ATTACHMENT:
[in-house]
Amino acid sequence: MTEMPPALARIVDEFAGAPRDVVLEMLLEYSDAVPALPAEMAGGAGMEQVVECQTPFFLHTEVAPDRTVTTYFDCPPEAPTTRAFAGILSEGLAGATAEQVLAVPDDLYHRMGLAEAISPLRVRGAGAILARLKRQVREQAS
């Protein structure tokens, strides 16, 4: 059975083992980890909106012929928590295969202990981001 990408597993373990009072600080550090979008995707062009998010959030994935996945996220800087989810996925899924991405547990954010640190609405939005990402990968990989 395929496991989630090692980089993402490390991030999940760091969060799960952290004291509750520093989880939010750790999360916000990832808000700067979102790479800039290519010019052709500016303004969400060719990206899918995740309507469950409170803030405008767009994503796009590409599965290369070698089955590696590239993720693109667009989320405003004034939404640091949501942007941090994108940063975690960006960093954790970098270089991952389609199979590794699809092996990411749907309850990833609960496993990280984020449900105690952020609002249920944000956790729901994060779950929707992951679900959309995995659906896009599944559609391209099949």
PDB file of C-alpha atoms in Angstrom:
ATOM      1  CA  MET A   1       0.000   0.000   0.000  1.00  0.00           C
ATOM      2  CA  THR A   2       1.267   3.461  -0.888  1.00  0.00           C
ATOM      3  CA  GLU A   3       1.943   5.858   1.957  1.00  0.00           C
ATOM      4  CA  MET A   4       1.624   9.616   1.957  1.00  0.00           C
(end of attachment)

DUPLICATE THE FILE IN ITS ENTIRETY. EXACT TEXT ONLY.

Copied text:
[in-house]
Amino acid sequence: MTEMPPALARIVDEFAGAPRDVVLEMLLEYSDAVPALPAEMAGGAGMEQVVECQTPFFLHTEVAPDRTVTTYFDCPPEAPTTRAFAGILSEGLAGATAEQVLAVPDDLYHRMGLAEAISPLRVRGAGAILARLKRQVREQAS
């Protein structure tokens, strides 16, 4: 059975083992980890909106012929928590295969202990981001 990408597993373990009072600080550090979008995707062009998010959030994935996945996220800087989810996925899924991405547990954010640190609405939005990402990968990989 395929496991989630090692980089993402490390991030999940760091969060799960952290004291509750520093989880939010750790999360916000990832808000700067979102790479800039290519010019052709500016303004969400060719990206899918995740309507469950409170803030405008767009994503796009590409599965290369070698089955590696590239993720693109667009989320405003004034939404640091949501942007941090994108940063975690960006960093954790970098270089991952389609199979590794699809092996990411749907309850990833609960496993990280984020449900105690952020609002249920944000956790729901994060779950929707992951679900959309995995659906896009599944559609391209099949």
PDB file of C-alpha atoms in Angstrom:
ATOM      1  CA  MET A   1       0.000   0.000   0.000  1.00  0.00           C
ATOM      2  CA  THR A   2       1.267   3.461  -0.888  1.00  0.00           C
ATOM      3  CA  GLU A   3       1.943   5.858   1.957  1.00  0.00           C
ATOM      4  CA  MET A   4       1.624   9.616   1.957  1.00  0.00           C